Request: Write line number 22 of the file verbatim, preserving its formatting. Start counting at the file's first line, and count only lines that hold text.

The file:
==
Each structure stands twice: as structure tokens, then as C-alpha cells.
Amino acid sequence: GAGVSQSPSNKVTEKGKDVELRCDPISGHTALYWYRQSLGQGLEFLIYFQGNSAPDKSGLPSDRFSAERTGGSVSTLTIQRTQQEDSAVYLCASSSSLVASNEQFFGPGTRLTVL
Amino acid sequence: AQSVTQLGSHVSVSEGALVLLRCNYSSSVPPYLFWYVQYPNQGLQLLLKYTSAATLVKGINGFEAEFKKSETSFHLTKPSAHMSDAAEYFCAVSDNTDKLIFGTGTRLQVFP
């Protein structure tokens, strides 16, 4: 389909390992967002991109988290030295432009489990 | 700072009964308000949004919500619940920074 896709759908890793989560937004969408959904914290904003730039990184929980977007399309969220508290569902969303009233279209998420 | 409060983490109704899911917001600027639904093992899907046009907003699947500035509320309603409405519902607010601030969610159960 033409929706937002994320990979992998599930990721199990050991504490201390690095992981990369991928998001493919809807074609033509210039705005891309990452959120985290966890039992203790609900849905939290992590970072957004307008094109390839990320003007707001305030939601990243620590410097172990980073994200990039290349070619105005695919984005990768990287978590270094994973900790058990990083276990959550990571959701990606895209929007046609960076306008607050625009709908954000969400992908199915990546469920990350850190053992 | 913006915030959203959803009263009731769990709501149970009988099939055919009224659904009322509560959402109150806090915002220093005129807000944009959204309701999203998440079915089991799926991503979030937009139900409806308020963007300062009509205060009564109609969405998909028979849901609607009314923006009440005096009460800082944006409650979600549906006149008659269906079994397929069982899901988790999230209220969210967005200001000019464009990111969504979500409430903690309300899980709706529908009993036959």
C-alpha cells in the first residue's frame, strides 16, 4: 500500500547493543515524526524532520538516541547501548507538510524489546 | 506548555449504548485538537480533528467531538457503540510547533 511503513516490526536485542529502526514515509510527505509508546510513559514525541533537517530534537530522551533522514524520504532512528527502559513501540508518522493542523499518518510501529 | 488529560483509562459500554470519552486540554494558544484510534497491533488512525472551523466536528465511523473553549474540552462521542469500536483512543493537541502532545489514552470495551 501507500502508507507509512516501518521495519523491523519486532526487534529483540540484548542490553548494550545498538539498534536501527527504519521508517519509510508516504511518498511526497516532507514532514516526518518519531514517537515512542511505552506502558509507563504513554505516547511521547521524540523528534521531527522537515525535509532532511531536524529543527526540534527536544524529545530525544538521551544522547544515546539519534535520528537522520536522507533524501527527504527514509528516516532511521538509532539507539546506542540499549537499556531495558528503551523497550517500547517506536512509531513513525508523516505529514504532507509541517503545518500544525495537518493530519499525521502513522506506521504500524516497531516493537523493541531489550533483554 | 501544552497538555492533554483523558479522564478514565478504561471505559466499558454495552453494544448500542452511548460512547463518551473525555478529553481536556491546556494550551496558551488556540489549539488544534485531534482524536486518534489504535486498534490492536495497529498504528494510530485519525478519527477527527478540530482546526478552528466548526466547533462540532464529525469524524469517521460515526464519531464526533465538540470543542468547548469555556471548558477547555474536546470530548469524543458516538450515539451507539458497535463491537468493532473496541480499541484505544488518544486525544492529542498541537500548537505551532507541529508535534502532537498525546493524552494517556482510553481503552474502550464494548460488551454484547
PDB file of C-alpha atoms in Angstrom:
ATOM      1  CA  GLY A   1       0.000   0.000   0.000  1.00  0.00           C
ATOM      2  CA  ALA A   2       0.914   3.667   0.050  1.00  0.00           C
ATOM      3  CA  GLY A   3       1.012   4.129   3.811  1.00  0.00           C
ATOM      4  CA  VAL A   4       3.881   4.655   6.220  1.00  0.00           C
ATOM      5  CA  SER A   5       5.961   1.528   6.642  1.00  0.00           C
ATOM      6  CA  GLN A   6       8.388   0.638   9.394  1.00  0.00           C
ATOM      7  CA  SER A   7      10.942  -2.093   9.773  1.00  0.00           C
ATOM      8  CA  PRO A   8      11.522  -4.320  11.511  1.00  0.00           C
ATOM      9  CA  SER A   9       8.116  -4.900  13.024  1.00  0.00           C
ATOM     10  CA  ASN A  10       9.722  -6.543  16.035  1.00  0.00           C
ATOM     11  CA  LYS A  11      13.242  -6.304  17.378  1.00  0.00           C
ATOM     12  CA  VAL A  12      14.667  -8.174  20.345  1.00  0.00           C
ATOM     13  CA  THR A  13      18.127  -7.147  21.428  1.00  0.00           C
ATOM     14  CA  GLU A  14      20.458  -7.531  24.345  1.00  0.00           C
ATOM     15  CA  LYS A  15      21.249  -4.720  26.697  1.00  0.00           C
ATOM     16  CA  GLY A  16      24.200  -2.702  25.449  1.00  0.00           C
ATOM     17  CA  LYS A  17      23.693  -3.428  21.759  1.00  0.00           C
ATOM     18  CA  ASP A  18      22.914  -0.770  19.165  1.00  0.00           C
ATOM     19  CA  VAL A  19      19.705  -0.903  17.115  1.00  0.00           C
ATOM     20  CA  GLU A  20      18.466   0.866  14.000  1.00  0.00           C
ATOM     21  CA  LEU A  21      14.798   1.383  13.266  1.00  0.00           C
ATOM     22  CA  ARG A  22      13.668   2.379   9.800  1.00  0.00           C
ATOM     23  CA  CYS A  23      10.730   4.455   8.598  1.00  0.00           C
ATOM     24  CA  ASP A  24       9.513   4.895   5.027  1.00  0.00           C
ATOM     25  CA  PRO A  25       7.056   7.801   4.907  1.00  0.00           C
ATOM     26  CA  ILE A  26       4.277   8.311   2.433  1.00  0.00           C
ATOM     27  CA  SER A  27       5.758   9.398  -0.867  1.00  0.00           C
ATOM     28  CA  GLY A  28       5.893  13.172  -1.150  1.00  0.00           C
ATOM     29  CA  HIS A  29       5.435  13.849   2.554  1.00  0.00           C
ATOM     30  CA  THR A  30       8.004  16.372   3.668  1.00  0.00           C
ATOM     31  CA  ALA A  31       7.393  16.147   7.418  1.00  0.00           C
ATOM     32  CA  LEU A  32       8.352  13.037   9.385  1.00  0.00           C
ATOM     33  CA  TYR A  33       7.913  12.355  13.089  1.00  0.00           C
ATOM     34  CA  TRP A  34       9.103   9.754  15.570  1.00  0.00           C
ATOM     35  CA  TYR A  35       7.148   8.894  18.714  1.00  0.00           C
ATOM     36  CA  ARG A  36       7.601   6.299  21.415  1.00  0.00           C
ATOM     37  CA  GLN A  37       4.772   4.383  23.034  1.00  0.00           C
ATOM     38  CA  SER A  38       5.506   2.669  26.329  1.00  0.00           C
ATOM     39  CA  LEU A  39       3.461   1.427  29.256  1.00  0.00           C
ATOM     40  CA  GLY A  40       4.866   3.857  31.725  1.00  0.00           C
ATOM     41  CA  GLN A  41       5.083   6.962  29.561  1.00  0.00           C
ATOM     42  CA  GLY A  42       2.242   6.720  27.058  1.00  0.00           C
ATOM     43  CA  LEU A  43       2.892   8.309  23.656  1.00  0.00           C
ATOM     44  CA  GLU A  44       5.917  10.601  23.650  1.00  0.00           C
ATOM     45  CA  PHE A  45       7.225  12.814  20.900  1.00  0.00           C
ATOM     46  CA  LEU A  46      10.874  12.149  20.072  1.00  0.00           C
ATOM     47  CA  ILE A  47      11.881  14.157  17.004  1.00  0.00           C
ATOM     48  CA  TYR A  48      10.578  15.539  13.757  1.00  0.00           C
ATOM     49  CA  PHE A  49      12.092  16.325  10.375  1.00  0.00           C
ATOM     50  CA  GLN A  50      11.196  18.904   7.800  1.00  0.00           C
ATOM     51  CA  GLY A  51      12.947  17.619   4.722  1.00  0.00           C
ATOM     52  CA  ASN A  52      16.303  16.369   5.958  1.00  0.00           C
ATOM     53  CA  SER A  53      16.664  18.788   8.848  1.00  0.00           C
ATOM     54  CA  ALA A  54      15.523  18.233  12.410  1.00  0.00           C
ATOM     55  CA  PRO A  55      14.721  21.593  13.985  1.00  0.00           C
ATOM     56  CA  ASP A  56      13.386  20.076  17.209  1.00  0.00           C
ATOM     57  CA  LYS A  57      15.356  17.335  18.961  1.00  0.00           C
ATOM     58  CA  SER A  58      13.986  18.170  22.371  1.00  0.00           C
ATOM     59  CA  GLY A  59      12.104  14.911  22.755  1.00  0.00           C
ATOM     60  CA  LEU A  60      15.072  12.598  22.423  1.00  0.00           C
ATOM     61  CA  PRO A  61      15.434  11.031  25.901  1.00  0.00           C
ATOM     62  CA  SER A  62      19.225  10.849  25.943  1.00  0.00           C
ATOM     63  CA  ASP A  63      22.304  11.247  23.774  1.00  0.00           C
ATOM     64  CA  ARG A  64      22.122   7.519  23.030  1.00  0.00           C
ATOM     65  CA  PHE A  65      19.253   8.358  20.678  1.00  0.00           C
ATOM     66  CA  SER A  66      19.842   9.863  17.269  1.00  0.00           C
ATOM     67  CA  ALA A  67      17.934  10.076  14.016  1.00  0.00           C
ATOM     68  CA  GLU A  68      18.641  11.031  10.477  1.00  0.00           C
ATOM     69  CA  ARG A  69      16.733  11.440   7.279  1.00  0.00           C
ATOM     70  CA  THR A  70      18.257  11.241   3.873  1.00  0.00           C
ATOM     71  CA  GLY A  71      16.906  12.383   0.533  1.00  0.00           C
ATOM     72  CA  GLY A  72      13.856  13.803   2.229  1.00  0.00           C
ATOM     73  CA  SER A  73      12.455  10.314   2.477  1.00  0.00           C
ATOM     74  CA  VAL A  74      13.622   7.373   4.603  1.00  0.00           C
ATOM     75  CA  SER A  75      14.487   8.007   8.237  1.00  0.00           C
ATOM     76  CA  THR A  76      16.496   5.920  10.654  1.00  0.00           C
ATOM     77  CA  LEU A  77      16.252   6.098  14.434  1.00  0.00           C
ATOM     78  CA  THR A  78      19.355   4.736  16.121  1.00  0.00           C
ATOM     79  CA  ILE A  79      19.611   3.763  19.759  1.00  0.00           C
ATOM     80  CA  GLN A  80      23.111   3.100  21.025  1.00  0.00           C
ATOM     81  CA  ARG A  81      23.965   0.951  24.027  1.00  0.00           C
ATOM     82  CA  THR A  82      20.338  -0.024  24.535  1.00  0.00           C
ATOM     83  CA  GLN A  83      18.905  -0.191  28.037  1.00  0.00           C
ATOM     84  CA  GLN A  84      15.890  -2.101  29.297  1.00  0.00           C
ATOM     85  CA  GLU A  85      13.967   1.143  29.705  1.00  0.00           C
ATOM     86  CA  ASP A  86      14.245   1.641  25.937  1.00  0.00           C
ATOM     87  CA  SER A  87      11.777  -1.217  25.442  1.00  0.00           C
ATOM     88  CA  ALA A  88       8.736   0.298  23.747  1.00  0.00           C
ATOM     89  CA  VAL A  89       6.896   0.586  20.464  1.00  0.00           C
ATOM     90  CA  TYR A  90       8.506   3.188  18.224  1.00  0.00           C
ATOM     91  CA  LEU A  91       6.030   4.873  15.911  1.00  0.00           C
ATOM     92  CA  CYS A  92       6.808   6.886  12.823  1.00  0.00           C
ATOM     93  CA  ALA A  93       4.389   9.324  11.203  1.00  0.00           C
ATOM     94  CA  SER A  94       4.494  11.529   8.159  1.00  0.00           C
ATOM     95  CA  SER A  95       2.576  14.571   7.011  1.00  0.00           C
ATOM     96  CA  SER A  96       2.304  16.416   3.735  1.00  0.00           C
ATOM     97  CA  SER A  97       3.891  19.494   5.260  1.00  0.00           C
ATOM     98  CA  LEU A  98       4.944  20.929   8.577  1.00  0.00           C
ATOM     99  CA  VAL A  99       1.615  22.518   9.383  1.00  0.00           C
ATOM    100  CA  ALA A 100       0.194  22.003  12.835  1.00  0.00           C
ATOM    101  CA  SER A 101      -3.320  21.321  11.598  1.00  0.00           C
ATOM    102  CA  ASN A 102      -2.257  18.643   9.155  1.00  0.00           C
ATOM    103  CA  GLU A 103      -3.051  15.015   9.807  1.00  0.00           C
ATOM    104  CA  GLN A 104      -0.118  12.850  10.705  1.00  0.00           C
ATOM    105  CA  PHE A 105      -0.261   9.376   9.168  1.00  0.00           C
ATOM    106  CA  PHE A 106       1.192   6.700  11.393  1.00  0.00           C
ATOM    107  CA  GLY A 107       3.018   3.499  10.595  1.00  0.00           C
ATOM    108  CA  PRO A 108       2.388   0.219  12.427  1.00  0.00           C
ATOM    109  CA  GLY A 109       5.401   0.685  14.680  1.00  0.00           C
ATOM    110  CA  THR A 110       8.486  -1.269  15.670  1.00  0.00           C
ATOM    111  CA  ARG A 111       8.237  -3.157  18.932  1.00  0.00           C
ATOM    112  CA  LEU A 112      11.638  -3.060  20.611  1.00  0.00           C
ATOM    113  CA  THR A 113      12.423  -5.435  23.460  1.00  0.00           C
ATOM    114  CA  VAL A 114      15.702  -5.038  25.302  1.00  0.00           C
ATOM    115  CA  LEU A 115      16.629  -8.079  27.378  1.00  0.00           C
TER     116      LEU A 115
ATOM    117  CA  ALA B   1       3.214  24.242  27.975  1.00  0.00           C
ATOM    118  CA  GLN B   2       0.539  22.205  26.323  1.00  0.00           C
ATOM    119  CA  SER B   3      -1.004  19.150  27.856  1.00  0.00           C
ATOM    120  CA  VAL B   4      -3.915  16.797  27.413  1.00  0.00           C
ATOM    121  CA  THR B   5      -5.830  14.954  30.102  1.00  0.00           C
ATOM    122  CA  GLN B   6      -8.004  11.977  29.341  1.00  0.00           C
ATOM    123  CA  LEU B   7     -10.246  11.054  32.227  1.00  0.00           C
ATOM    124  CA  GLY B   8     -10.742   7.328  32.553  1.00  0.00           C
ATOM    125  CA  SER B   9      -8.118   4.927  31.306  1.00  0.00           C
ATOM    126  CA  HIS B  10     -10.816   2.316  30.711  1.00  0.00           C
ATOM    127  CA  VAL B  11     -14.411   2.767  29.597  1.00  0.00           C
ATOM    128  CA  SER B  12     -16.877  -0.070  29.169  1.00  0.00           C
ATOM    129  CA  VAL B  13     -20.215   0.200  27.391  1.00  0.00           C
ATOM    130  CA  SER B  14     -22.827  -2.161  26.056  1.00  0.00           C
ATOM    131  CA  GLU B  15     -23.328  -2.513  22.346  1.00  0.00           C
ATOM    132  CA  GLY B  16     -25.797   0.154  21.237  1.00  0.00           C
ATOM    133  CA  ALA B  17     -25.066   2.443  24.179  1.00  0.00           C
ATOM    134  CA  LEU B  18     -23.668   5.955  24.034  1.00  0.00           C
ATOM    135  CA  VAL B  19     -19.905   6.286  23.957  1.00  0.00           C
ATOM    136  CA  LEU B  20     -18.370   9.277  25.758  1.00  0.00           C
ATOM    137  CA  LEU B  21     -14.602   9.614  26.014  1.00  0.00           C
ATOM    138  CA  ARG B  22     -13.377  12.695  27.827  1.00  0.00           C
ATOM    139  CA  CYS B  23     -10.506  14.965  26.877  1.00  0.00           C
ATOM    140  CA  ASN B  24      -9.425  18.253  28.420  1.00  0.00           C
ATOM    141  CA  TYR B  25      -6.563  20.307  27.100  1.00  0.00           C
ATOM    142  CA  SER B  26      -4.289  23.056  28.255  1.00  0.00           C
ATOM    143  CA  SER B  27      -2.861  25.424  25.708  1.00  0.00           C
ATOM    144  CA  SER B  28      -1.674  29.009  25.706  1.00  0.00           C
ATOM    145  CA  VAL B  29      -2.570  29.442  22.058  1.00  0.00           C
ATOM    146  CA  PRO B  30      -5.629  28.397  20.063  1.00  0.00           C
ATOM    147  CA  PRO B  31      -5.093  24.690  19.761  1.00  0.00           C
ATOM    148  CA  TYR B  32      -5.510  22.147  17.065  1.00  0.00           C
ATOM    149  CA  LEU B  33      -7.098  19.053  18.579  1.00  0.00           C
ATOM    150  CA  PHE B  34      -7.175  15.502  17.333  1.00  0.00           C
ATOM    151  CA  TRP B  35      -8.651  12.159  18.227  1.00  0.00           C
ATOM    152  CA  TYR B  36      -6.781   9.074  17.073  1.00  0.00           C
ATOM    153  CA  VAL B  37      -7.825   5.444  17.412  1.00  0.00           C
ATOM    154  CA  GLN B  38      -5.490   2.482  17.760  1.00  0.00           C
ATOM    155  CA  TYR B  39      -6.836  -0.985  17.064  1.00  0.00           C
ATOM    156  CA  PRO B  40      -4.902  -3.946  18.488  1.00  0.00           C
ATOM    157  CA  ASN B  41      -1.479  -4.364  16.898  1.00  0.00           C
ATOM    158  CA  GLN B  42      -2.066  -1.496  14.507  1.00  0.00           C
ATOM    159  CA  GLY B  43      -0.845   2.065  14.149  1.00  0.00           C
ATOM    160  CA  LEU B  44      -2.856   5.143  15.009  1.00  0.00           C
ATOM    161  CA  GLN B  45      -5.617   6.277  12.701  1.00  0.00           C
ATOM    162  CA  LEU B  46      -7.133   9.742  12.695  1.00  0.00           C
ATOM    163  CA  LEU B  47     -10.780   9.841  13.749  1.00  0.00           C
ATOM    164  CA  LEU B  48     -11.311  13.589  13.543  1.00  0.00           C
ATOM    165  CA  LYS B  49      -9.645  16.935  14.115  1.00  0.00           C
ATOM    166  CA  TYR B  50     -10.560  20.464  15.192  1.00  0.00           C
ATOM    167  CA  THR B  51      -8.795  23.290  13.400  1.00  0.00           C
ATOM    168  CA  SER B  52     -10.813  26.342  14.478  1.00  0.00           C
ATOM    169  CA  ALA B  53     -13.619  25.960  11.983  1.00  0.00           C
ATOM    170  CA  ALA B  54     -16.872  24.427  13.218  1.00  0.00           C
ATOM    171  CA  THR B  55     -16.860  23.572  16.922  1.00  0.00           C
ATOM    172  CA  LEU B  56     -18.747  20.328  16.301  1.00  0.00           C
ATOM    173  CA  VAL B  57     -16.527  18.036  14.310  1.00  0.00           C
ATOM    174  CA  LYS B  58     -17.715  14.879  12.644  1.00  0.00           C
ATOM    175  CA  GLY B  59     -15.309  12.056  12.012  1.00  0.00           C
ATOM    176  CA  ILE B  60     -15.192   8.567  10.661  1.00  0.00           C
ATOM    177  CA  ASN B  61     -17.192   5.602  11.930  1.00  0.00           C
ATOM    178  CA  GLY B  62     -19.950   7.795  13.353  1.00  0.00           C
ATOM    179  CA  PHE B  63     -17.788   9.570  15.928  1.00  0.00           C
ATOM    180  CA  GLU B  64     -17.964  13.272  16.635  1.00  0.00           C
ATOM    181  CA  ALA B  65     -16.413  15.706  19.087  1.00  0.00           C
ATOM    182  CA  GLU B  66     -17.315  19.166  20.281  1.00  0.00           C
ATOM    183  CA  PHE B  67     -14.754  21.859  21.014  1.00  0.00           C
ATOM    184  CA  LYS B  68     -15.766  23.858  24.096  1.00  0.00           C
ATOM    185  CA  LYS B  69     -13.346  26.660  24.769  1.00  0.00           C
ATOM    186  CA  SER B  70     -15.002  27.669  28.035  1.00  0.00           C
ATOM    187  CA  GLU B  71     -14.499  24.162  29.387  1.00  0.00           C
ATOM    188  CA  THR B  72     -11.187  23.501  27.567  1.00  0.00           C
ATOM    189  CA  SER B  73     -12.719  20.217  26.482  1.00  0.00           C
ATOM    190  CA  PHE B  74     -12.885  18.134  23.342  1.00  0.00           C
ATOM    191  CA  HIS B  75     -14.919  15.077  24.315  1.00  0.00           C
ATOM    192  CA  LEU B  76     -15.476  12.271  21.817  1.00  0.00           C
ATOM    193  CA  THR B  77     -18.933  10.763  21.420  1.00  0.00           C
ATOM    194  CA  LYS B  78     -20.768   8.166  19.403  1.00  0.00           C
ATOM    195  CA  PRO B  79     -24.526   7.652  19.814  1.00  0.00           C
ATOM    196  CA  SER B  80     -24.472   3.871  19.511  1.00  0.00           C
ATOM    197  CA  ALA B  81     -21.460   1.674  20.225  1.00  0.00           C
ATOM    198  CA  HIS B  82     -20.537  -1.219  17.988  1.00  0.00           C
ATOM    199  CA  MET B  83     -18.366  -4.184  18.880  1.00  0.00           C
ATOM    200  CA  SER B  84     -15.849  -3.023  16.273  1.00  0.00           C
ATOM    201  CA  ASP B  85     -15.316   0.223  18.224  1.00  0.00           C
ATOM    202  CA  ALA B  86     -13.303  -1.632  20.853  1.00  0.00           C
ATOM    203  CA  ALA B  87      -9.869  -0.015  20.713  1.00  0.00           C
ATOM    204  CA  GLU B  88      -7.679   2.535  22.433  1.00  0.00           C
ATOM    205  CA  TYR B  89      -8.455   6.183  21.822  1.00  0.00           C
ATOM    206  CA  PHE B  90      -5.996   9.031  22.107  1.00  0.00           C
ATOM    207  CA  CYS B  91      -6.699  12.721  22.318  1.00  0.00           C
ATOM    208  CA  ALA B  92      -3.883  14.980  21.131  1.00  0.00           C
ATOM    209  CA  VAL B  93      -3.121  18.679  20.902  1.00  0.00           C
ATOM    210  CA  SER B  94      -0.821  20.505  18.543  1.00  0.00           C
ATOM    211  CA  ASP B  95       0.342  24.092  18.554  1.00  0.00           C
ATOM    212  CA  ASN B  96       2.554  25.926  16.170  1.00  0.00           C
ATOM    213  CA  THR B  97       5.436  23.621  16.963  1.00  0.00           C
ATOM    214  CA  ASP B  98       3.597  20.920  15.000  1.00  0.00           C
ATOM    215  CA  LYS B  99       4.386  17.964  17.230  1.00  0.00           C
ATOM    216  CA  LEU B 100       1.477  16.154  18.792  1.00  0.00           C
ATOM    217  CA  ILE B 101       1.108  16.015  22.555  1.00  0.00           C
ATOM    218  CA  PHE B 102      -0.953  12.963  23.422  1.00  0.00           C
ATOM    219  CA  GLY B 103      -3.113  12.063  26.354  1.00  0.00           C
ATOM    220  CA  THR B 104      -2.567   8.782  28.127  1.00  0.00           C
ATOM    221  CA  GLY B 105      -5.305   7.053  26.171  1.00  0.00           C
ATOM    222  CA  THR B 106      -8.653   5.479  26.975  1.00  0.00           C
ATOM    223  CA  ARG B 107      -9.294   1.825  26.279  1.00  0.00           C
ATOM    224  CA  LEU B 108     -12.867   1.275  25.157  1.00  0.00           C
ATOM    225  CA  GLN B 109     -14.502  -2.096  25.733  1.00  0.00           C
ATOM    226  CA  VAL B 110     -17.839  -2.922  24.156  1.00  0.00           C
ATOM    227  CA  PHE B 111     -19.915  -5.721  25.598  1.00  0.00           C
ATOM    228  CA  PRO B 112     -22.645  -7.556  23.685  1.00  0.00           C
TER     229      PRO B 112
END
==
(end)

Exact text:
ATOM     16  CA  GLY A  16      24.200  -2.702  25.449  1.00  0.00           C